Page 5 - Demo
P. 5

The Great Flood of 1948
t had been raining for two days.  at’s how my story starts.  at’s the  rst thing I tell him when he asks me about the Great Flood of 1948.
‘ ere aren’t many of you left that lived through it,’ he says and he thanks me for agreeing to be interviewed for posterity. Ignore the small recording device on the table, he says. Just tell him a little bit about myself to start with.
I tell him, ‘I’m an old woman. I wear comfortable clothes. Serve my tea in a
teapot. Never drink co ee. I’ve lived here
all my life. Worked as a secretary for most
of it. My husband died  ve years ago. I have two children. My father was a civil servant. My mother stayed at home and cooked and cleaned. When I was a child we had an inside bathroom and plenty of food to eat. I had my own bed and wore shoes to school.’
He tells me that they want to put up a plaque in memory of Miss Pymm and I shiver at the name: her waved yellow hair, her
red lips. Prim and proper with  rm pointed breasts and bony  ngers and long nails. She taught me Gym and Geography, I tell him. I was good at both those things once.
He asks me if she was a good teacher.
‘I learnt what I needed to learn,’ I say.
I don’t tell him about that day when I struggled and kicked as she held my head under the water because I couldn’t swim a length of the pool like the other girls in the class.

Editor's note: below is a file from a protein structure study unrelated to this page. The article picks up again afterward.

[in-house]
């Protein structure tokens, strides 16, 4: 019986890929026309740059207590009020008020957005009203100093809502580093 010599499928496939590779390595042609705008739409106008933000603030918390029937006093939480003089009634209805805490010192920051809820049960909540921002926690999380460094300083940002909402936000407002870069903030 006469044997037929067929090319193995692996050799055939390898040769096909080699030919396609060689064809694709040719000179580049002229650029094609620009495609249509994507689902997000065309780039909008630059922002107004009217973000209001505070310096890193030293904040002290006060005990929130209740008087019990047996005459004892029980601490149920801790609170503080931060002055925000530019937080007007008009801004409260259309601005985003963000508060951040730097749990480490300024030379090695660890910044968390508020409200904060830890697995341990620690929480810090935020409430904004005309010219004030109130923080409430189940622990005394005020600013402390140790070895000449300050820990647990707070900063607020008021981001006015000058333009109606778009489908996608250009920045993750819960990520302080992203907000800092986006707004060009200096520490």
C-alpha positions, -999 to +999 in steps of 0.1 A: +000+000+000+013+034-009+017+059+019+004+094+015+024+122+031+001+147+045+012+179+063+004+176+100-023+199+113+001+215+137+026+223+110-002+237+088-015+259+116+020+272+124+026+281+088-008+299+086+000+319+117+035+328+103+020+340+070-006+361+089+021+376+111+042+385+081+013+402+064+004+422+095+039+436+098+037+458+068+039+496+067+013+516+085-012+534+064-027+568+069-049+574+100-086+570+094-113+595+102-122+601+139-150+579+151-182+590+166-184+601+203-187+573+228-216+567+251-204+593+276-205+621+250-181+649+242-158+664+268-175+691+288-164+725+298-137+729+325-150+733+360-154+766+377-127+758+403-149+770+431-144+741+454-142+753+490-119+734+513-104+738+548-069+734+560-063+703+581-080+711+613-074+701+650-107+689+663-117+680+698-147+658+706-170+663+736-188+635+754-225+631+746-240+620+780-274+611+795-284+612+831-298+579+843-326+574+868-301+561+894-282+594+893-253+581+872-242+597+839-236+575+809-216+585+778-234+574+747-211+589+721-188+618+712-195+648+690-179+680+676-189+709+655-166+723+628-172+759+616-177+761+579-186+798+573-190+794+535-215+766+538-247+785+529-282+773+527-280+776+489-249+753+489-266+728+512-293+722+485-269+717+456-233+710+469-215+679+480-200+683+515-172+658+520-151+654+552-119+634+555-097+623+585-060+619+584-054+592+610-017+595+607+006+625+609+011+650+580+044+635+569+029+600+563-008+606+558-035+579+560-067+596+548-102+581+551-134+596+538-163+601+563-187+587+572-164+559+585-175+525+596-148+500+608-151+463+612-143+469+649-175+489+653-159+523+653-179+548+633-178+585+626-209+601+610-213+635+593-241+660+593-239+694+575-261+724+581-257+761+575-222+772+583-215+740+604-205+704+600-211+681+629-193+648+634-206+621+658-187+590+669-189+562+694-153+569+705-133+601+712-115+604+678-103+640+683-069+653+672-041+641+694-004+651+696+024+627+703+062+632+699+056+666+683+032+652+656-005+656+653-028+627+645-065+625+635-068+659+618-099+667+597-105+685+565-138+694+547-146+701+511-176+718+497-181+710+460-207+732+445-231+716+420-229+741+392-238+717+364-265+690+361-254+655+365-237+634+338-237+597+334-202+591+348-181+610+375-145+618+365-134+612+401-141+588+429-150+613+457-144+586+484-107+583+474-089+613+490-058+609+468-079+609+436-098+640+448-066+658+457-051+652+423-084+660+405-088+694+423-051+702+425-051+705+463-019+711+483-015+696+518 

He asks me if she was strict.
And I say, ‘We did as we were told.’
I don’t tell him about that day I forgot
my gym kit and she made me strip naked
in front of the others and locked me in a cupboard and didn’t let me out until the end of the school day.
‘You owe your life to her,’ he says and pauses. ‘ at day she saved you from the  ood, would it be too painful to talk about?’
 e sound of its mewing broke my heart.
It was the only one left from the litter; the others were likely to have gone into a sack weighted with stones and into the river. And as soon as I saw it I said I’d take it home. I could look after it. And I took it and tried to hide it in my school bag.
I made it through the morning. We’d
omeone had brought a kitten into school that day. A tiny thing. Shiny blue-black like a crow.  e softest fur.
24 Dec/Jan/Feb 2017/18 mslexia

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